The first votes in the 2016 presidential election have now been cast. Ted Cruz upset Donald Trump, while Marco Rubio surged to a strong third-place position. The Democratic results were less decisive: Hillary Clinton barely won over Bernie Sanders (twenty-two delegates to twenty-one). Here are four reflections on last night’s results.
First, the face of America is changing. On the Republican side, two Cuban-Americans (Cruz and Rubio) and an African-American (Dr. Ben Carson) collectively gained sixty-one percent of the vote. Meanwhile, Clinton took a major step toward becoming the first female presidential candidate of a major political party.
Second, strategy matters. Cruz has been organizing in Iowa since 2013. His campaign enlisted 11,986 volunteers who worked day and night to call Iowa’s voters and knock on their doors. Rubio’s campaign followed a different strategy, banking on a late surge and projecting him as the candidate who could unite the party. The Clinton and Sanders campaigns likewise utilized high-tech demographics analysis and low-tech volunteer networks.
Third, personal accessibility is vital. Time magazine’s David Von Drehle explains the popularity of Trump and Sanders as examples of “disintermediation,” otherwise known as “dumping the middleman.” Trump has nearly six million Twitter followers; he and Sanders spoke to massive crowds. They took their message directly to the people and many responded: Sanders virtually tied Clinton, while Trump placed ahead of every “establishment” candidate.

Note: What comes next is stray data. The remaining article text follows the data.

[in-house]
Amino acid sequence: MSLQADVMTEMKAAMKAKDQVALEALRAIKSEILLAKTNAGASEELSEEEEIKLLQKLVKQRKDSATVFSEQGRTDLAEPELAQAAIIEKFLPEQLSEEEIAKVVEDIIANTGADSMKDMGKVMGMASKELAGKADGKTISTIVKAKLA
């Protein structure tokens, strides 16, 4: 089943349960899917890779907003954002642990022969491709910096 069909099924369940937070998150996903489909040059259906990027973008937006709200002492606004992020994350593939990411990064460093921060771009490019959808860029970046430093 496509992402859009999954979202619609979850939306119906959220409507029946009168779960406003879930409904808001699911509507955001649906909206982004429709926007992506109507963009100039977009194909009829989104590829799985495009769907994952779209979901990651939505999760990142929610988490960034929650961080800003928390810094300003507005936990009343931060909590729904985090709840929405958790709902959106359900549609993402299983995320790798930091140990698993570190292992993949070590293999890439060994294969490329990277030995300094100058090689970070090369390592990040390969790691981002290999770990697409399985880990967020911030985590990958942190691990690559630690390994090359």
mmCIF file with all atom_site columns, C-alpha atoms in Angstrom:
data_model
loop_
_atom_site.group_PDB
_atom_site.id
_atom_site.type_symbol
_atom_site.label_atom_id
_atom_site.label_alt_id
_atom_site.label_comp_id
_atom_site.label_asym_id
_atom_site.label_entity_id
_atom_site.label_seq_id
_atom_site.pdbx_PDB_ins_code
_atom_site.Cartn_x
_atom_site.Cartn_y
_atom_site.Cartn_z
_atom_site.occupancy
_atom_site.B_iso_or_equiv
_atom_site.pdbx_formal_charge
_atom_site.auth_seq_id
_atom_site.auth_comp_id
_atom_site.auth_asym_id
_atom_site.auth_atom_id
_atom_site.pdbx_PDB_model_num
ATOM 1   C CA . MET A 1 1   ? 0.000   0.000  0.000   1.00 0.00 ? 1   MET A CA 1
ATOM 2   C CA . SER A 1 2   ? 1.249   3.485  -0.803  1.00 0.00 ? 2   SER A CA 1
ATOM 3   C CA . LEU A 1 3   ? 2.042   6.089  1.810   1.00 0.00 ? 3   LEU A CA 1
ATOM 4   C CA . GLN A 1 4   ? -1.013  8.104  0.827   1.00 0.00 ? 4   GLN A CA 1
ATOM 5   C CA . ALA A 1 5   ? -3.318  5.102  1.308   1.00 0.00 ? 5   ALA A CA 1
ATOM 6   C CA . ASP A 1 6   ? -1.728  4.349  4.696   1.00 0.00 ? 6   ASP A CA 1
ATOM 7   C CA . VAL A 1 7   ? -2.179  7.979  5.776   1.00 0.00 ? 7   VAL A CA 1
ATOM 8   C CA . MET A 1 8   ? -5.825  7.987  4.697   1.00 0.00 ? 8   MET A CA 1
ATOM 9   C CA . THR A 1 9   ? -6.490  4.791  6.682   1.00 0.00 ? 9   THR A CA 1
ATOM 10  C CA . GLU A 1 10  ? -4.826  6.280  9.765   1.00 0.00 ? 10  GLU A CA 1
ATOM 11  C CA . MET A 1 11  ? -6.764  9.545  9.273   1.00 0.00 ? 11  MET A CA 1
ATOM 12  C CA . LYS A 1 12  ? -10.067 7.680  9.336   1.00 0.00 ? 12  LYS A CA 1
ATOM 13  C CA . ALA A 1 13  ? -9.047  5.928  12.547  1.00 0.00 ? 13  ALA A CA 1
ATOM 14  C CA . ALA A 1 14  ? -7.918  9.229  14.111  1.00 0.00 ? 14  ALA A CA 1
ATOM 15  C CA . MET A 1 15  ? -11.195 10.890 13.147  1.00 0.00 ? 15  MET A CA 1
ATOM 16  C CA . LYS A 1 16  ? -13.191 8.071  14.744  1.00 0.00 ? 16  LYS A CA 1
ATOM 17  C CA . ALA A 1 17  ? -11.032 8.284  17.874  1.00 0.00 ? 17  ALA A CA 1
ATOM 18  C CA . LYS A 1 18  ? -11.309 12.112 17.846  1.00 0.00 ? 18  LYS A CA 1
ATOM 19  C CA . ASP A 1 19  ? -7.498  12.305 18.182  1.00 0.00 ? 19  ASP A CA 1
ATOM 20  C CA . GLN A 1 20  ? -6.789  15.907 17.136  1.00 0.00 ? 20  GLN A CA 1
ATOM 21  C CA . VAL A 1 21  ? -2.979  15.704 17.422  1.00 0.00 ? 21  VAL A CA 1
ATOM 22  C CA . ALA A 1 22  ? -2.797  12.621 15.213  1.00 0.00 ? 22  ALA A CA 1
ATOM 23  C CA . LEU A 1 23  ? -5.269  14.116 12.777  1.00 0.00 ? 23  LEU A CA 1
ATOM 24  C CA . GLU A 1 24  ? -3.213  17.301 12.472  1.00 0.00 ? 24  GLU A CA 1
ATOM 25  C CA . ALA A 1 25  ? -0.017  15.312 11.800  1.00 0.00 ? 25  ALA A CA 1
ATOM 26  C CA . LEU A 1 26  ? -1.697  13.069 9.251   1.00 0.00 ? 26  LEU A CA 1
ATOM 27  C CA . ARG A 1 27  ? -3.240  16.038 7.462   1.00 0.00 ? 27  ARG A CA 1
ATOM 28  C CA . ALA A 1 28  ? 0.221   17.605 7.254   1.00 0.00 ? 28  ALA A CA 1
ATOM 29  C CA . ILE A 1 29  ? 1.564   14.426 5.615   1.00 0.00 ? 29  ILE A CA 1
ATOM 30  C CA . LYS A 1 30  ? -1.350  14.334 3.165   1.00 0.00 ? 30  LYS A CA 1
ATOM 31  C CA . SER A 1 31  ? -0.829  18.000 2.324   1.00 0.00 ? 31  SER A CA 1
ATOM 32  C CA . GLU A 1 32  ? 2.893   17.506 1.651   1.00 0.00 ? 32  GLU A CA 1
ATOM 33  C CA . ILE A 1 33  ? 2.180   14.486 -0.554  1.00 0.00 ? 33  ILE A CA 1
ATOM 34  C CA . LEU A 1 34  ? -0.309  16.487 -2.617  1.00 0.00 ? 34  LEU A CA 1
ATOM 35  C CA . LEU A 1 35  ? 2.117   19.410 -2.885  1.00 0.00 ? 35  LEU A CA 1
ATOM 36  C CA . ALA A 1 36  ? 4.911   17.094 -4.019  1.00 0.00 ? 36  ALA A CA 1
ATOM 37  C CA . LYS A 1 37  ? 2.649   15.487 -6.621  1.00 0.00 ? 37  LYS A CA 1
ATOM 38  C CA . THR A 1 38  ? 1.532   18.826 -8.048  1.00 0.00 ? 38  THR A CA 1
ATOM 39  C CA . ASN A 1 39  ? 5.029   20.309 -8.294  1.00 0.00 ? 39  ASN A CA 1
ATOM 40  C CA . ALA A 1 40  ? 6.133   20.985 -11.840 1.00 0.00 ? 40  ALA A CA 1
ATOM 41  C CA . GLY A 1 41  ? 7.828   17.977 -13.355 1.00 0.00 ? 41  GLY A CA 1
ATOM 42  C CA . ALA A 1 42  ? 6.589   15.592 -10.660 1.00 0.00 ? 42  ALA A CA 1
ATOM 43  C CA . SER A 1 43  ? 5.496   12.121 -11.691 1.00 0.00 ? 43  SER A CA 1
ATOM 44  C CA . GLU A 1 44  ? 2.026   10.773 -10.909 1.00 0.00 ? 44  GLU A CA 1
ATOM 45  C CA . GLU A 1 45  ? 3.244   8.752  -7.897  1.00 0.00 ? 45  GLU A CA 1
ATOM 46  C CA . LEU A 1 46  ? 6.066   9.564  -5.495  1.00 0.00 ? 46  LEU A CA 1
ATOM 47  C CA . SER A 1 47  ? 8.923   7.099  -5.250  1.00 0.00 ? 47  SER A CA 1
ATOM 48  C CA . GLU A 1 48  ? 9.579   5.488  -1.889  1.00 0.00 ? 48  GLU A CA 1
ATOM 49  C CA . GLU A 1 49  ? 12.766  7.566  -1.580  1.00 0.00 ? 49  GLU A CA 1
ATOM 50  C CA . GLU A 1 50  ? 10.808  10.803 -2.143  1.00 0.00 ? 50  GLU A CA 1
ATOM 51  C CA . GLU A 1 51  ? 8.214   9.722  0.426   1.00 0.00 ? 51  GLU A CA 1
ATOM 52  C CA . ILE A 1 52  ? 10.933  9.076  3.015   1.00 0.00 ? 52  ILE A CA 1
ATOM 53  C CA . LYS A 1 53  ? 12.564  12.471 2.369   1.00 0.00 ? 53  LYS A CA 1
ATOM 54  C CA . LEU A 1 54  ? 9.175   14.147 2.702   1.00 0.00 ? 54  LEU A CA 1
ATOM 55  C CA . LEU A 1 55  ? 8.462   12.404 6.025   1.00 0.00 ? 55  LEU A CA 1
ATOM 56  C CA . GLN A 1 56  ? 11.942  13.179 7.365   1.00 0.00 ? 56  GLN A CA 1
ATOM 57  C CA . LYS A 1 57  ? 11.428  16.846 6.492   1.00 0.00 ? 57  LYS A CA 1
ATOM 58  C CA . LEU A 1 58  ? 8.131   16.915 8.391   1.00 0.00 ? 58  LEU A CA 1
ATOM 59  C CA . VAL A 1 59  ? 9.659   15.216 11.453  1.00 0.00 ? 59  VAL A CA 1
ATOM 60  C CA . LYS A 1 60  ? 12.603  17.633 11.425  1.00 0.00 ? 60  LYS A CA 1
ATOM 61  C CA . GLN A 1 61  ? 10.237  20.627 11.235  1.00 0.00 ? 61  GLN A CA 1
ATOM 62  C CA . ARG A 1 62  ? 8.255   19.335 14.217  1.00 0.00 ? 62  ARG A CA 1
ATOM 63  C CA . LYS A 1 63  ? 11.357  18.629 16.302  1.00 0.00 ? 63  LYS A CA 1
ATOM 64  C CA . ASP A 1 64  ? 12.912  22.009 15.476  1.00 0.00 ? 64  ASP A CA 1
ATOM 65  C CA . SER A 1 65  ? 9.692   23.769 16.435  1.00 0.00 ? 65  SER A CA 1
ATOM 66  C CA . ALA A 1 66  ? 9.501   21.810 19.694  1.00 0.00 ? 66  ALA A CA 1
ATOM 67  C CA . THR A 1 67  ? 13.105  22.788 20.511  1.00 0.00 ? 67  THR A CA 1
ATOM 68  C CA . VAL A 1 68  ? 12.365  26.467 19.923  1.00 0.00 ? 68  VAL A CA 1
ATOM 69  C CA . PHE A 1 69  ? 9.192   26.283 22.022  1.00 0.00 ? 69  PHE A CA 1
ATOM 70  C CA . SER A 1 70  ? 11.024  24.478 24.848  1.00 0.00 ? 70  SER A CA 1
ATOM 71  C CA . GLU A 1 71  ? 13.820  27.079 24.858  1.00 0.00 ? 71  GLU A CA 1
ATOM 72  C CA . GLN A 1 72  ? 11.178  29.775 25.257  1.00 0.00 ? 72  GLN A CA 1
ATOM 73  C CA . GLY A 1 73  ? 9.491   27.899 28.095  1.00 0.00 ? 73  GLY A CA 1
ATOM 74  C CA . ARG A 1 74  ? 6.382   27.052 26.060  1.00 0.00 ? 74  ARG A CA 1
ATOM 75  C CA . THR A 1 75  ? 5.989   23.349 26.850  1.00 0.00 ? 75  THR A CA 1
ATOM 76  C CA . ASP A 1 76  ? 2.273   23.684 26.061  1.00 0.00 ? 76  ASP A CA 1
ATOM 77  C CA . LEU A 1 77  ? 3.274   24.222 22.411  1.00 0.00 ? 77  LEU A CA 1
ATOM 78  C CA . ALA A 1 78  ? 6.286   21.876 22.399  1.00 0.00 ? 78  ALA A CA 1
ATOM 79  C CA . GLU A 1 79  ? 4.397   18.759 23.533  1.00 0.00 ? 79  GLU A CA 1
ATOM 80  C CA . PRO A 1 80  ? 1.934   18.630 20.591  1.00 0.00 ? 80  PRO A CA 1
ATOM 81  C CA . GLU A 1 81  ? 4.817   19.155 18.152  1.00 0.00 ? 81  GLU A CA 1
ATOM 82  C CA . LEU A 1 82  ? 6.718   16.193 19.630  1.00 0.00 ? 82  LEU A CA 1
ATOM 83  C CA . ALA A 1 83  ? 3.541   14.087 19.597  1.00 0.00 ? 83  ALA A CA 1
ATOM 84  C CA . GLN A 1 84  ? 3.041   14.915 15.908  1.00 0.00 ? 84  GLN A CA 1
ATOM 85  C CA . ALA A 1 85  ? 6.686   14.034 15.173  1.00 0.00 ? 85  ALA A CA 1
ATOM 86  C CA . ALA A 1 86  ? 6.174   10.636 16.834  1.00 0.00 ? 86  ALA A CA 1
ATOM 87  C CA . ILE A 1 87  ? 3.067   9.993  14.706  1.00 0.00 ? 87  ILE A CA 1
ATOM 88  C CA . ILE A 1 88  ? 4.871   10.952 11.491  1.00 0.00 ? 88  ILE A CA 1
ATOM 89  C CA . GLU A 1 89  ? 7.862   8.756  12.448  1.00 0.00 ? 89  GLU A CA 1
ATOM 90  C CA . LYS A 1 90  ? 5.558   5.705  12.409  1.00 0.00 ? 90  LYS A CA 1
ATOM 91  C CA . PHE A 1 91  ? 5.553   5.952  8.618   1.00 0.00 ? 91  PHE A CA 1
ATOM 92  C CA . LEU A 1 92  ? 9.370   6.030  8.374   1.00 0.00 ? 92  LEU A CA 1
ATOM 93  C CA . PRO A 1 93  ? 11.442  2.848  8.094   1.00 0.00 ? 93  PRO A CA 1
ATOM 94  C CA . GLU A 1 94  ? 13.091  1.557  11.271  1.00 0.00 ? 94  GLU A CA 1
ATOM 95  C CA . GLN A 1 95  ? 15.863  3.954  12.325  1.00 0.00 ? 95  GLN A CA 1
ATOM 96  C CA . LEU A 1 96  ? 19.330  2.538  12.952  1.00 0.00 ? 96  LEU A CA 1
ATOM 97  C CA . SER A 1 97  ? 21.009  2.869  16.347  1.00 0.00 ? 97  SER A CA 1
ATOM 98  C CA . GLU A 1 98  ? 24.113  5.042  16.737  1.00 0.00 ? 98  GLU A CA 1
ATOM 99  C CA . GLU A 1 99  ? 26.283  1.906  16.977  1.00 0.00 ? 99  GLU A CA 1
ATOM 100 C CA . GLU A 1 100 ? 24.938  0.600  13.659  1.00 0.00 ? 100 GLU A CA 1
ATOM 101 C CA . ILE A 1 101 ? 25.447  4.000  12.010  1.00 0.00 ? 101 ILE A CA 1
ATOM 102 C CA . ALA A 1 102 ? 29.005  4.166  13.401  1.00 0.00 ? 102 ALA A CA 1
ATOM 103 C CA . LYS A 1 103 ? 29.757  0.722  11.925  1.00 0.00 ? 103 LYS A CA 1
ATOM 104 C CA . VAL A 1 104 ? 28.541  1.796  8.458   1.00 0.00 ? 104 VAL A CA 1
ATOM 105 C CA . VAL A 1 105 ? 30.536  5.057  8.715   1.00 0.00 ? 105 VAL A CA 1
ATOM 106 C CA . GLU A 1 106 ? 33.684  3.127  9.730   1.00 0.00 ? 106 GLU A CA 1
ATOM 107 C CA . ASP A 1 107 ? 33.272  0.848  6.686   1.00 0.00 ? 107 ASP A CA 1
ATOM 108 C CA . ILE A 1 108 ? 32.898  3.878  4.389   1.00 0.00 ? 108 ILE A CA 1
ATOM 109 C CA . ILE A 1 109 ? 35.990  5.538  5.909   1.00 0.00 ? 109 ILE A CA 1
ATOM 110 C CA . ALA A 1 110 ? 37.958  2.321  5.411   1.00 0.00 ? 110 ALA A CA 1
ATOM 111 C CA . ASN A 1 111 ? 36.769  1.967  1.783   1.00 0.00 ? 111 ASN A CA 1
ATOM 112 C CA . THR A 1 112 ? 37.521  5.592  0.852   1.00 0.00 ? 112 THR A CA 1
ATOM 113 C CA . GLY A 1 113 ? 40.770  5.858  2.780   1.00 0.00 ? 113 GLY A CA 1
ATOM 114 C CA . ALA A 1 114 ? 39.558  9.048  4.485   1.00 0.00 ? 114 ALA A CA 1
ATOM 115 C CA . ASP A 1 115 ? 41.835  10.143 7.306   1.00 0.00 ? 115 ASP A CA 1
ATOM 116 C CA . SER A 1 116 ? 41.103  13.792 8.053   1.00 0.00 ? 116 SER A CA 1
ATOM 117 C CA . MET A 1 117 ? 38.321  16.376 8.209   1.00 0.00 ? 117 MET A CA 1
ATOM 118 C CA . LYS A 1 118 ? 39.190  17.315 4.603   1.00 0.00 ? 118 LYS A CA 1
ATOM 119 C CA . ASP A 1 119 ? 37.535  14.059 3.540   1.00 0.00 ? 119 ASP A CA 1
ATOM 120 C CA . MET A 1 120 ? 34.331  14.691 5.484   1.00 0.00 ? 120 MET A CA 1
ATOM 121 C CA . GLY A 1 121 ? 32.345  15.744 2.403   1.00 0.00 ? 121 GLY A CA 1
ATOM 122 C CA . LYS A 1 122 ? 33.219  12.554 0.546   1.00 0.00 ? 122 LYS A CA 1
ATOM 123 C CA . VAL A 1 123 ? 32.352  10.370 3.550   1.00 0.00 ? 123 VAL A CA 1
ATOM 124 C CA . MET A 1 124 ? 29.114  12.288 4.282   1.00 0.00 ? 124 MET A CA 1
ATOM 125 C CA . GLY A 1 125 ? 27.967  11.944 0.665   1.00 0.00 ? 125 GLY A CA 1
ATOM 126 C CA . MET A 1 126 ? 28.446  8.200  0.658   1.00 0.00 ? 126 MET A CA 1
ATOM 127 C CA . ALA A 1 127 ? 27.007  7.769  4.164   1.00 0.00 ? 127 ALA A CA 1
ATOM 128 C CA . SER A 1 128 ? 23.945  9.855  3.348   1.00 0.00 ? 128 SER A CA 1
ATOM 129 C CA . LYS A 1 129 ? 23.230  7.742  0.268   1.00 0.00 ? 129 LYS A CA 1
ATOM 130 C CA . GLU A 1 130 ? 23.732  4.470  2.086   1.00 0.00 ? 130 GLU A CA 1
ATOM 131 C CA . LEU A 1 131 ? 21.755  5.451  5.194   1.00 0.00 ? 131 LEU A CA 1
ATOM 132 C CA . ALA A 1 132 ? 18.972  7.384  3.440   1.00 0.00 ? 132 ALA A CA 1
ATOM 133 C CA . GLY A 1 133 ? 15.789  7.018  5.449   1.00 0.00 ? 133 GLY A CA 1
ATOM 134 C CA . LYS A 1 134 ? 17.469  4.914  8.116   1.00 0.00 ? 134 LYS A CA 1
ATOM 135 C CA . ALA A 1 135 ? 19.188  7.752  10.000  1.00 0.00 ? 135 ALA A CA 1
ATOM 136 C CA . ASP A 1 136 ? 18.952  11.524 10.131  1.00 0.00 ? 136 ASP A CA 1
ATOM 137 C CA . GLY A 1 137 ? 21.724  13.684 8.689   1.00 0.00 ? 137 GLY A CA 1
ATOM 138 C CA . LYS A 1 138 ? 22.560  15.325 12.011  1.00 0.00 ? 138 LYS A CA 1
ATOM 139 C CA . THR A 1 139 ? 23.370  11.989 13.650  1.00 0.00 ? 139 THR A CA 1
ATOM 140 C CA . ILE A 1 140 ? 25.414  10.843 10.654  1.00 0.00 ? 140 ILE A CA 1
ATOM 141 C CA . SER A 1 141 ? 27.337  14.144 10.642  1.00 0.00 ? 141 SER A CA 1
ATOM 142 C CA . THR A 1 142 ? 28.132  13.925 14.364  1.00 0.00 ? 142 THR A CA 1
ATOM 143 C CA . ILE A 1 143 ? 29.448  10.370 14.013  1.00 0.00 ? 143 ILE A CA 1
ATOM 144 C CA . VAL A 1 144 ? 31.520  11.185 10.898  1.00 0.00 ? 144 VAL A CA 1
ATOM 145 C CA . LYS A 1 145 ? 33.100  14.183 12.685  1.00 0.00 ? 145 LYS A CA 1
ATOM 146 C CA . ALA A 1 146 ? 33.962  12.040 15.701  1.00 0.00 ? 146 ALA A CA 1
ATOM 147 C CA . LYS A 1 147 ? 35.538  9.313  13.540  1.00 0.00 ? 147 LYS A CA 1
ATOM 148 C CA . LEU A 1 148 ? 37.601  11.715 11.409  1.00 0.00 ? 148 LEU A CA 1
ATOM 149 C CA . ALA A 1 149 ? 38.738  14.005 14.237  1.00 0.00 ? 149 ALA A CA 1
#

Fourth, passion is more important than polling. When Iowans were polled just before last night’s caucuses, the results indicated that Trump and Sanders would win while Rubio would place a distant third. But those with the passion to endure the winter weather and the long caucus process elected Cruz and propelled Clinton, while Rubio nearly tied Trump for second. The number of people who say they support a candidate is less relevant than the number of people who vote for one.
There is clearly a long ways to go before the last primary on June 14. Any number of factors, from the domestic economy to global terrorism, could change the election dramatically. But as usual, the candidates with the most relevant message and most passionate supporters will likely win their party’s nomination. At the end of the day, America wants a president who will best serve Americans.
It is basic human nature to follow leaders who care about us. Jesus washed his disciples’ feet (John 13:1–20). Paul wished himself “accursed” for his Jewish people (Romans 9:3) and gave his life for the Gentiles he was called to reach. When we follow their example, our compassion and our passion will draw many to our Lord.
In politics as in life, the old maxim is true: People don’t care how much you know until they know how much you care.